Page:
One of the sessions I attended at a recent conference was about resilience and optimism. The presenter said it was once believed that resilience was an inherited quality, but we now know that resiliency skills can be taught. As she spoke, different life events came to mind, some I had not thought of for many years.
At the end of the session, I shared with the presenter that I have always thought of myself as resilient but not optimistic. Her talk helped me to see that I am, by her definition, an optimist. I told her how, early in my life, I came to believe that every curse has a blessing. She said she had never heard that expression and then added, “You definitely are an optimist.”
One of the distant memories that surfaced during this session was when I started a new job and was getting to know a co-worker. She told me that she had been raised as a “Jewish princess.” Her parents had given her everything she asked for and praised everything she did. Her young life was idyllic.
When she turned eighteen, she moved to California to begin a career as a singer. She said that she quickly realized her parents had not told the rest of the world how wonderful she was. The new people in her life did not offer enthusiastic praise nor support her dreams as her parents had done. Her life turned out to be a series of unmet expectations and disappointments.
I shared that I grew up being told that I was useless and would never amount to anything. Nothing I did was good enough; I had no particular talents, and I was not smart enough to amount to anything.
I, too, left home at eighteen and quickly realized that the rest of the world did not know how incompetent and worthless I was. At work and church, I began to receive praise for what I did. Every compliment was a blessing, and I was filled with wonder and gratitude. My life has been more amazing than anything I could have imagined.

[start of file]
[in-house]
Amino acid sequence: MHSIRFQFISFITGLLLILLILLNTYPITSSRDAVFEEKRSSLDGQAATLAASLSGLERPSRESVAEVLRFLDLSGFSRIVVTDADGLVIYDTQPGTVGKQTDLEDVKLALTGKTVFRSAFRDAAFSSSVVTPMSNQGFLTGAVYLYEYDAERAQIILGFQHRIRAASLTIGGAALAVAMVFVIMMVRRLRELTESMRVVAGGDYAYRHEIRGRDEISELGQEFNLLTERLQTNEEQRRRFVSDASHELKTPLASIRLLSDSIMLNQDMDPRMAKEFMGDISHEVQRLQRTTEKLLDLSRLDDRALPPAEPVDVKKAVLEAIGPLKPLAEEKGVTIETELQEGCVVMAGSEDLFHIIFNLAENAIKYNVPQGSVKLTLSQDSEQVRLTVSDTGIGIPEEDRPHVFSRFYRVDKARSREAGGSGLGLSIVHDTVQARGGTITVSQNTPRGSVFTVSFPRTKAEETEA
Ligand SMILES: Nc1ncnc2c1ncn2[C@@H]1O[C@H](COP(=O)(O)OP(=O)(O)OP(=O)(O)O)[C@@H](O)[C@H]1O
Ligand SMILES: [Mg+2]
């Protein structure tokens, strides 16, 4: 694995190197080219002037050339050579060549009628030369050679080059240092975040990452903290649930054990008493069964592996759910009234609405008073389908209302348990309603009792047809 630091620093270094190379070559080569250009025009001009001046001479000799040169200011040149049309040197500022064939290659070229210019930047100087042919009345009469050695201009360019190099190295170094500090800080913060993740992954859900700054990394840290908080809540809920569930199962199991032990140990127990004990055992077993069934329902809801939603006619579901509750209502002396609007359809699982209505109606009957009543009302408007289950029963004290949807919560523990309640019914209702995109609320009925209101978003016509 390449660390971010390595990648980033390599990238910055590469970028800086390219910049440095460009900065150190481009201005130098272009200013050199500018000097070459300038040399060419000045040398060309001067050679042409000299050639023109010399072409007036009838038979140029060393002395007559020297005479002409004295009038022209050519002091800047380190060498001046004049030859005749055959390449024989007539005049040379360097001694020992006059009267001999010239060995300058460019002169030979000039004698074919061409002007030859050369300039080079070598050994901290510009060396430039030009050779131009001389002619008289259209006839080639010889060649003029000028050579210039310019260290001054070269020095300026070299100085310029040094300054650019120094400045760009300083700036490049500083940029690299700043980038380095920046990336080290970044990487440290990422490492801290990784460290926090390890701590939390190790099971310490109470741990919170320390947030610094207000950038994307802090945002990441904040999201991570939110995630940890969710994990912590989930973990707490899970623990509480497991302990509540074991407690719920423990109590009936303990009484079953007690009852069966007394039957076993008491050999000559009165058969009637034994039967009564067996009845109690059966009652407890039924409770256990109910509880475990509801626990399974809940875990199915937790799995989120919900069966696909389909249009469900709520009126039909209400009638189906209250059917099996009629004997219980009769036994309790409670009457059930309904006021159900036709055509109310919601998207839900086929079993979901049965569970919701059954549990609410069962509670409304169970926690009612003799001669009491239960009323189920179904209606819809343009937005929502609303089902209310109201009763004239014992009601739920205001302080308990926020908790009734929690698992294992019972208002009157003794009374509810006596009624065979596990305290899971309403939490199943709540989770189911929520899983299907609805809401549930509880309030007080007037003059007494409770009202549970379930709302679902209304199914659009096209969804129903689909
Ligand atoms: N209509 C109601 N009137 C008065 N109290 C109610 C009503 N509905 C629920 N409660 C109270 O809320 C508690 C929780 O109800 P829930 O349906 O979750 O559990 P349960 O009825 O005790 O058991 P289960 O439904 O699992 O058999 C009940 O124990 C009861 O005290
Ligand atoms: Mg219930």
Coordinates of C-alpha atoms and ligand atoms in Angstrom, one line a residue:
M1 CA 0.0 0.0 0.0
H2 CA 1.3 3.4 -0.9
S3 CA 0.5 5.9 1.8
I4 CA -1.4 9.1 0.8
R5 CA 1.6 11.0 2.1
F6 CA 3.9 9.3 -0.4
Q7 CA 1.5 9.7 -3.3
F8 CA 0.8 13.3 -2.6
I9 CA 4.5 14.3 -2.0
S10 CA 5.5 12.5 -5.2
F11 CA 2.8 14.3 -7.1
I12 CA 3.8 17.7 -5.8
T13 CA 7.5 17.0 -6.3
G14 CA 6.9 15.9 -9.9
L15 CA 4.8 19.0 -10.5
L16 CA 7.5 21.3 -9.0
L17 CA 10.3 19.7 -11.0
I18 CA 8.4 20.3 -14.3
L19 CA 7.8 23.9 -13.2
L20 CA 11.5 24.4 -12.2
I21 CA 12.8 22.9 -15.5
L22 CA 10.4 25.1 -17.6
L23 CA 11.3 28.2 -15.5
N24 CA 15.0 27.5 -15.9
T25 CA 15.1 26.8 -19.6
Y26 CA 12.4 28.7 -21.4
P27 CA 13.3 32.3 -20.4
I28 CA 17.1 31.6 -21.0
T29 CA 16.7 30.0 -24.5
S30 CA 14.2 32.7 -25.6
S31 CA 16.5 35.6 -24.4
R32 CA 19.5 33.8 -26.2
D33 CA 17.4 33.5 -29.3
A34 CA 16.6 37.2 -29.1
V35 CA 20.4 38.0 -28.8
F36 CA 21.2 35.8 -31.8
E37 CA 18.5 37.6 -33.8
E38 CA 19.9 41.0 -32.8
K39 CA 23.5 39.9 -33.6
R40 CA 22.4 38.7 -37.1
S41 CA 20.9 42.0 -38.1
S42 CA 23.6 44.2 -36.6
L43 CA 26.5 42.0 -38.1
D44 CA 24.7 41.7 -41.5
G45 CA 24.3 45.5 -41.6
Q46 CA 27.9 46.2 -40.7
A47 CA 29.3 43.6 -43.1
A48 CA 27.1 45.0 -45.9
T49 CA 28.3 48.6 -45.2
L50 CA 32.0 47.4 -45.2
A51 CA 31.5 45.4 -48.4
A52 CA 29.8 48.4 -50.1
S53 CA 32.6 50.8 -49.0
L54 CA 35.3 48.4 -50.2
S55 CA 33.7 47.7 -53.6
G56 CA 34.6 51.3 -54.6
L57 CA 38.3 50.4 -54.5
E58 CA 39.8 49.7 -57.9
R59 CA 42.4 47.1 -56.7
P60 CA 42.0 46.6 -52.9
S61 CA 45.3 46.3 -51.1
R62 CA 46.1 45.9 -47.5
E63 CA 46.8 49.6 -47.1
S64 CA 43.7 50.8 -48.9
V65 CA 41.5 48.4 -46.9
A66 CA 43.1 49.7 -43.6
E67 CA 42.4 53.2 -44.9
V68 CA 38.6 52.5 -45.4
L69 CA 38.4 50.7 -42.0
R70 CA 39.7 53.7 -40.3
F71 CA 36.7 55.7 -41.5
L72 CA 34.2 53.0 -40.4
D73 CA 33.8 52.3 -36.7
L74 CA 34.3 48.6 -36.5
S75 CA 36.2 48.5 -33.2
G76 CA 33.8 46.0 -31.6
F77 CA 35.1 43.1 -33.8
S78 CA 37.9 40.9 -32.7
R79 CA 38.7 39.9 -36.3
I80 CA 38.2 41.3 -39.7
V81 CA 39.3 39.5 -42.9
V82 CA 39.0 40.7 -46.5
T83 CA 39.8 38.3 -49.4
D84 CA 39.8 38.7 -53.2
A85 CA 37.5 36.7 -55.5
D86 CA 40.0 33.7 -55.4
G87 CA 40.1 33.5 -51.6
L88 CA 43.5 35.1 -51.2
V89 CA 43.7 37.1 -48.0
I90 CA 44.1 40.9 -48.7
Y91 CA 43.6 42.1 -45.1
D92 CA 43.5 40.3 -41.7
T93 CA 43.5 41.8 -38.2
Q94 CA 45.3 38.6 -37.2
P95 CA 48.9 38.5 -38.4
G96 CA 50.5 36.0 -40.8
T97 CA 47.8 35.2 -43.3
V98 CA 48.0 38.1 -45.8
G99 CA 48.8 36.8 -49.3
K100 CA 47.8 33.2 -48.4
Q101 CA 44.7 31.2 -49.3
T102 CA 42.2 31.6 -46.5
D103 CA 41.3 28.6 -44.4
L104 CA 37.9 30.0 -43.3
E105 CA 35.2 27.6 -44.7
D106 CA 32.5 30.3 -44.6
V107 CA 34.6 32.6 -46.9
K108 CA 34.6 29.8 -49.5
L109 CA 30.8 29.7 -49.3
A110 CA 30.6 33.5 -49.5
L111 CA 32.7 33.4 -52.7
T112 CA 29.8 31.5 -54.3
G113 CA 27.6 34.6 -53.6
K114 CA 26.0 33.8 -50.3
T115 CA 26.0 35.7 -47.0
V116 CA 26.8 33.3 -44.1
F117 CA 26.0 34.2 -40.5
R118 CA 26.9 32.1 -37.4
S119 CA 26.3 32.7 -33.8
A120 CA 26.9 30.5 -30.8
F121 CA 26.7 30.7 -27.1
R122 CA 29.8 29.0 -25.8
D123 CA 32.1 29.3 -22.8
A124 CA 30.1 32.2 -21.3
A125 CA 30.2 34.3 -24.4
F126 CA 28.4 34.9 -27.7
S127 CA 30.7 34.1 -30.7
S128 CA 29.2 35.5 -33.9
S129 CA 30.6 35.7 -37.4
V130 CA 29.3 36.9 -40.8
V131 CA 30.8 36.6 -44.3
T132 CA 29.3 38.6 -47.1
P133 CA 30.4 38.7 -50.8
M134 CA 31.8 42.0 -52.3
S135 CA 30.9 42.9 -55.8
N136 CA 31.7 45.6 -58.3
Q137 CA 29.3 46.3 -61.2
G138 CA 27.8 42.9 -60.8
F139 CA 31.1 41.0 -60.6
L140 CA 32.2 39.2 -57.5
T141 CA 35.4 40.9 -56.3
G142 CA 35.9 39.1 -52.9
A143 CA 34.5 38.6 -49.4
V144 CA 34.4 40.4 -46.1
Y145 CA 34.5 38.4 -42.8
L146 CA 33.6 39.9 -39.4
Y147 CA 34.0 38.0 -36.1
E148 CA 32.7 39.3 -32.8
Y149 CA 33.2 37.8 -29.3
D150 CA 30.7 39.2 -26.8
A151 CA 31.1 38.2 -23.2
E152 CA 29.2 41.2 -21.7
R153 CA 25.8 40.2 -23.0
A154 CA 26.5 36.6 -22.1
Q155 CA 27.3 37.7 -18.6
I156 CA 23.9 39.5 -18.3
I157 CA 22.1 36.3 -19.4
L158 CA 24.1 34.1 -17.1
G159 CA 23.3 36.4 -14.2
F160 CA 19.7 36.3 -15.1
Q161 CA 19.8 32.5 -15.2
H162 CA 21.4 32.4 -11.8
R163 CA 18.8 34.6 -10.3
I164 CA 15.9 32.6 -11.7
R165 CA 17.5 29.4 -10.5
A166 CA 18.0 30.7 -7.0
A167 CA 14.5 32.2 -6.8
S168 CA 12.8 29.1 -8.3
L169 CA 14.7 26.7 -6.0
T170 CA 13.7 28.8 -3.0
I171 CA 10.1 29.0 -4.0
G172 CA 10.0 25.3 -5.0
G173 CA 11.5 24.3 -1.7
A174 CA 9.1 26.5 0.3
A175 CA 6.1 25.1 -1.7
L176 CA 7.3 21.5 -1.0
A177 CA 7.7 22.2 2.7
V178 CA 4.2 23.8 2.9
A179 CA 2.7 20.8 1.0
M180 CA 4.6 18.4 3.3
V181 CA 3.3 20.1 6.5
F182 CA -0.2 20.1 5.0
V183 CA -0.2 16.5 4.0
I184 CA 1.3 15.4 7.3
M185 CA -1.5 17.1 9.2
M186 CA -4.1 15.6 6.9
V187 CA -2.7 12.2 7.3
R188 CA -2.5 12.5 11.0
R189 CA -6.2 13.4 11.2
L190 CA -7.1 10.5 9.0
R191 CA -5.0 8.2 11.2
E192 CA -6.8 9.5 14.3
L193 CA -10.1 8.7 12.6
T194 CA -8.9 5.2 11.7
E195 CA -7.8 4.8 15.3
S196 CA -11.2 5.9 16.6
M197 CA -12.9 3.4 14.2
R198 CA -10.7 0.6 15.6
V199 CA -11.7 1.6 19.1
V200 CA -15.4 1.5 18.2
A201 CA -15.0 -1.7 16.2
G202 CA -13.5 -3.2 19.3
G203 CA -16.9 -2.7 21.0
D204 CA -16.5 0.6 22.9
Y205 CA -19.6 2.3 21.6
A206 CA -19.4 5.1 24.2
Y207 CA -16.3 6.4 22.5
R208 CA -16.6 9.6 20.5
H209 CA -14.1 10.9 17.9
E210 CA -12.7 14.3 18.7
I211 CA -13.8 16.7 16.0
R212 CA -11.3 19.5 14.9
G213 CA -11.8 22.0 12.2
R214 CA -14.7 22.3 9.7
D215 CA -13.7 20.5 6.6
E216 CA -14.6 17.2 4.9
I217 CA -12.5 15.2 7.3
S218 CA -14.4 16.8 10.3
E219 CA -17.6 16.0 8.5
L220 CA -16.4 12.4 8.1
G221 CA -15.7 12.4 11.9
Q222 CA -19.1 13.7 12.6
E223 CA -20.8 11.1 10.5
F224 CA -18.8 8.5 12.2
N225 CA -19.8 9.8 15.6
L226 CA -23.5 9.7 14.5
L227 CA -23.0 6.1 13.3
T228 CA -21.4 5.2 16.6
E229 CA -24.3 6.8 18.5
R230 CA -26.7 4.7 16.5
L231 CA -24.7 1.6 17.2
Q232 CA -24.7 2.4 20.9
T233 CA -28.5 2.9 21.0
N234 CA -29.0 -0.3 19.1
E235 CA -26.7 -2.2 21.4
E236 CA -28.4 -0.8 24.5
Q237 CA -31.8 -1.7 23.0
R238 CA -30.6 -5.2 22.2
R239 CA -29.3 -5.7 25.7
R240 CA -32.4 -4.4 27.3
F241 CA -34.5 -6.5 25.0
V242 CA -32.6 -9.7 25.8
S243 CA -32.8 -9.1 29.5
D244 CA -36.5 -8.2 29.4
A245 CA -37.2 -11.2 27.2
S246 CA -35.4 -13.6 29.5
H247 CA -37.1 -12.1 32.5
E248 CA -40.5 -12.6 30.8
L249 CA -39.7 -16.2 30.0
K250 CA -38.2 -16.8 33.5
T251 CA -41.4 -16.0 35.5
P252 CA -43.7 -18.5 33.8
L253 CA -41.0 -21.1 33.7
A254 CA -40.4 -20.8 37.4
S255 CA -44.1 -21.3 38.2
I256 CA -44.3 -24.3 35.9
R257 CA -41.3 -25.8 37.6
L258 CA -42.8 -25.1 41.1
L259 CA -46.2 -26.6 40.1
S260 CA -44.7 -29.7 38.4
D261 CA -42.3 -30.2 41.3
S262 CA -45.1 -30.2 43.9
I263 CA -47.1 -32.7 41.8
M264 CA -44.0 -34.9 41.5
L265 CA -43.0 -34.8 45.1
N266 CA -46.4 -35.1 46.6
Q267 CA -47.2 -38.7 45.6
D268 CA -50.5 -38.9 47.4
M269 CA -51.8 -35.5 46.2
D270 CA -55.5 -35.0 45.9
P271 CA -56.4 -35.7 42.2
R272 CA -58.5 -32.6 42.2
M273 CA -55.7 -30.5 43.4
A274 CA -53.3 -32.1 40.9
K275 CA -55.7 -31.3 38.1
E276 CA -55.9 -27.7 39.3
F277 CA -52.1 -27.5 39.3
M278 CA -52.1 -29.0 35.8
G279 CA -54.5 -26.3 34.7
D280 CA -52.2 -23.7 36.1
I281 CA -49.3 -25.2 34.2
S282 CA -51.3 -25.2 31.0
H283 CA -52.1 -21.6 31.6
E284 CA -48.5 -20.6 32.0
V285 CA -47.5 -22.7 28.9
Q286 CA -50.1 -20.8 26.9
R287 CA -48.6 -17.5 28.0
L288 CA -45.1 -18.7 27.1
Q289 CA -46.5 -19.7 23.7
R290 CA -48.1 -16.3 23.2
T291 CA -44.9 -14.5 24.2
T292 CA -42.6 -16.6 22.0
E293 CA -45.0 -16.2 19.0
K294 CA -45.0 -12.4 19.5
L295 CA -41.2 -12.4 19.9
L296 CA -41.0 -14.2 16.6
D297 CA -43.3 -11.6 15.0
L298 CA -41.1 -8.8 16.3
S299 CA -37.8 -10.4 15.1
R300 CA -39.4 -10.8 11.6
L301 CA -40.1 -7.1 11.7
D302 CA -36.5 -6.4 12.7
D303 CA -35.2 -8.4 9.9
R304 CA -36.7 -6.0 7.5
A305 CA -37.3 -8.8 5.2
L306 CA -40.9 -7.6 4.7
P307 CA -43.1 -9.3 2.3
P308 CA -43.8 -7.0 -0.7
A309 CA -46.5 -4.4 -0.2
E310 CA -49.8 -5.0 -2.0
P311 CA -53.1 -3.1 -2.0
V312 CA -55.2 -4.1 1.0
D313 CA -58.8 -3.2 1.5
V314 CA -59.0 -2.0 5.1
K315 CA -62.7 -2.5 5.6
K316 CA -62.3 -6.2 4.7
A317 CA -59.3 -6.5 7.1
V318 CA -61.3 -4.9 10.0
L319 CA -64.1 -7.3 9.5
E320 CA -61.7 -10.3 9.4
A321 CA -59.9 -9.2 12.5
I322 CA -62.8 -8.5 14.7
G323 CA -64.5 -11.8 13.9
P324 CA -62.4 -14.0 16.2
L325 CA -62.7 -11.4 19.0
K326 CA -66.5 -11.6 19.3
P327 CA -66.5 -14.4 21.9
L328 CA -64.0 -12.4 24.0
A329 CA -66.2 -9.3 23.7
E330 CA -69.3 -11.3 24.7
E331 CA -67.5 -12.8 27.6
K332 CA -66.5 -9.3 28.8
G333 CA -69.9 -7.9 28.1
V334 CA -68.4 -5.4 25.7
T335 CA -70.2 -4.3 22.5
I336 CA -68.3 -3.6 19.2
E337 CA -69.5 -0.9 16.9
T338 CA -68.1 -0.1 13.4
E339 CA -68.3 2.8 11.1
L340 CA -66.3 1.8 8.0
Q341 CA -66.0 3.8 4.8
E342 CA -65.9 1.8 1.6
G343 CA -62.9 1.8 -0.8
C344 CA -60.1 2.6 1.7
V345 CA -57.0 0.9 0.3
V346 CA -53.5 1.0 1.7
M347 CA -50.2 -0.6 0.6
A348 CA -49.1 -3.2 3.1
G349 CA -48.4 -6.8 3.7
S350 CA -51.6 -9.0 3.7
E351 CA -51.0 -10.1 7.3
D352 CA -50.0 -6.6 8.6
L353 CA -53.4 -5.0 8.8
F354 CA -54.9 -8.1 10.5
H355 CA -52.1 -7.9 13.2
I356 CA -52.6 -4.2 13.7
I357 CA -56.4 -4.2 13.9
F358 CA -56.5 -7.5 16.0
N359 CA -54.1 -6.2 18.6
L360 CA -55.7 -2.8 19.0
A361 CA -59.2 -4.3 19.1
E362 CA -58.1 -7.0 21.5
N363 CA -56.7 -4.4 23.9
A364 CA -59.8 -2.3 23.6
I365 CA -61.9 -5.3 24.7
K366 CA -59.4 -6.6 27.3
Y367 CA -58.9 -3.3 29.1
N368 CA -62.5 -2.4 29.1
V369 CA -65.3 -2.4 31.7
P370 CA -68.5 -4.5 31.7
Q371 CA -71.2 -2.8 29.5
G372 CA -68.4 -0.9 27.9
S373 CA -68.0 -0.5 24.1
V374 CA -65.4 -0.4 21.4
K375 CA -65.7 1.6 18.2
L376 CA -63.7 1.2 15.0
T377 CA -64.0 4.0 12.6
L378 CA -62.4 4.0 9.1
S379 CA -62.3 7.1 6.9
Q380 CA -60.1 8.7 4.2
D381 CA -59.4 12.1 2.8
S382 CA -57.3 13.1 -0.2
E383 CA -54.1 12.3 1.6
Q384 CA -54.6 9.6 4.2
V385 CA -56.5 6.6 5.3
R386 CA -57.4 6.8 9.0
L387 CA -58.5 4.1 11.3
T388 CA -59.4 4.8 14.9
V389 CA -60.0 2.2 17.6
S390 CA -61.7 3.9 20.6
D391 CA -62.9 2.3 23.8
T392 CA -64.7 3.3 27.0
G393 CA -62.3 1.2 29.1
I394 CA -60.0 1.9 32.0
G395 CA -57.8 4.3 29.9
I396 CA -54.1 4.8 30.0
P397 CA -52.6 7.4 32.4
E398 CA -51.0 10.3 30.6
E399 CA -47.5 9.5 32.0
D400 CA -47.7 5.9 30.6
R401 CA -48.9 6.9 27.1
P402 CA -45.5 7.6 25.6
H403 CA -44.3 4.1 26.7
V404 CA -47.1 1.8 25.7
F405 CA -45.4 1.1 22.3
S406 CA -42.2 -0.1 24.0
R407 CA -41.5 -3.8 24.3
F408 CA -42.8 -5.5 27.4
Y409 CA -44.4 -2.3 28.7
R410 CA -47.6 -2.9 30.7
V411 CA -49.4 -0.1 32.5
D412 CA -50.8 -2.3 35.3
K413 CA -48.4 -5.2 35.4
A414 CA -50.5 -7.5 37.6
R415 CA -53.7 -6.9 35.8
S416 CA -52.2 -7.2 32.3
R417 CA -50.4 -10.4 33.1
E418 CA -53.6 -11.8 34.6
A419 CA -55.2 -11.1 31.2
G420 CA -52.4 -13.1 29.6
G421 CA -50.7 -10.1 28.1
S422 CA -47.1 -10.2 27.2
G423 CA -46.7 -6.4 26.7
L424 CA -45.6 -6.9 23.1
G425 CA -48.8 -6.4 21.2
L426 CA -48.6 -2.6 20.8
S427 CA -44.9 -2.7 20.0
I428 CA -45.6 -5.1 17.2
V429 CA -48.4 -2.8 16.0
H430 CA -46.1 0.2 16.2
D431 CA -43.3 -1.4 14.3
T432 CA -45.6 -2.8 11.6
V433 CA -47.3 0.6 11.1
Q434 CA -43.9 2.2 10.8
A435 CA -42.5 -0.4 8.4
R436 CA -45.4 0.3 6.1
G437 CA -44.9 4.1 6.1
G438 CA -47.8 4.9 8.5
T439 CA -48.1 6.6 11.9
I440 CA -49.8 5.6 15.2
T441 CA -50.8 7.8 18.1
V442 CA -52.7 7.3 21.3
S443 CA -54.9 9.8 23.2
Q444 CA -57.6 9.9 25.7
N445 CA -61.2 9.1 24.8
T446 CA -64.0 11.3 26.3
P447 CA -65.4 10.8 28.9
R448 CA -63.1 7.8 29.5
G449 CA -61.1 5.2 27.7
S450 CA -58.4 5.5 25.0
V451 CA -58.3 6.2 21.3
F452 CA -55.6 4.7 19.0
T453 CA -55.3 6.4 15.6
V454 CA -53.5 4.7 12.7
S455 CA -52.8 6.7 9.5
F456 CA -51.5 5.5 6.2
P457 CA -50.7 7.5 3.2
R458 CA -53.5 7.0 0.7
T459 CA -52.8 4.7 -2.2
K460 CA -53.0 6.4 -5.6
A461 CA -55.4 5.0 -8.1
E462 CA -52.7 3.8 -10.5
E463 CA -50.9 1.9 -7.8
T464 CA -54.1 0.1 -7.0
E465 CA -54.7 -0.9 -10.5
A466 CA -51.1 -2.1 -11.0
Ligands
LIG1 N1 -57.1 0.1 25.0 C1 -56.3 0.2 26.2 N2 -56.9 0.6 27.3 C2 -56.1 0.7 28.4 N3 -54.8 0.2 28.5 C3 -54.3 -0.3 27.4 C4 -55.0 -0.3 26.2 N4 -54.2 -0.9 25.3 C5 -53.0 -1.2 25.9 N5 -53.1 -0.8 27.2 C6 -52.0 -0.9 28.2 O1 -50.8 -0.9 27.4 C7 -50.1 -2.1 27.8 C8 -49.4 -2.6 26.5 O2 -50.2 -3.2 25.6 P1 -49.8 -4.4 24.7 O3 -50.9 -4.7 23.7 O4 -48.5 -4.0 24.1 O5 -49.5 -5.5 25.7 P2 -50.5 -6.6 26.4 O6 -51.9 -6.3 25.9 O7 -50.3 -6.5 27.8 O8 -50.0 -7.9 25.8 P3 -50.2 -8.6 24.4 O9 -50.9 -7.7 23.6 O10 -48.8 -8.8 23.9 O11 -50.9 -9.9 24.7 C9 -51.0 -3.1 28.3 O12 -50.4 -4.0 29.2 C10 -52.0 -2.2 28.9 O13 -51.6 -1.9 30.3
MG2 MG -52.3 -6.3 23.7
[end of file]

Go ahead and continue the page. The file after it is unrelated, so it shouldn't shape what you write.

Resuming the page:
From the outside, my co-worker had a wonderful life—good job, beautiful home, classy car, lots of money—but she was not able to appreciate it. She saw what was missing instead of what she had. In comparison, I have had very little in terms of material wealth, but I see abundance in what I have.
Having started out with low expectations, I have been continually surprised at what I have received and appreciate the richness of my relationships and opportunities.
I remember telling my co-worker that somewhere between our two extremes was a healthier way to raise children.
Truthfully, I am grateful that my life has unfolded the way it has, even with the challenges of reframing myself and learning to see my value. I do believe that every curse has a blessing, and I believe that the best is yet to come. I guess I am an optimist!
Madeline Bialecki grew up in Detroit and recently returned after living in Philadelphia for twenty-eight years. She began writing about her spiritual journey and faith life after the death of her best friend in 2012. She likes to read, knit, bake and garden. She shares her spiritual journey here.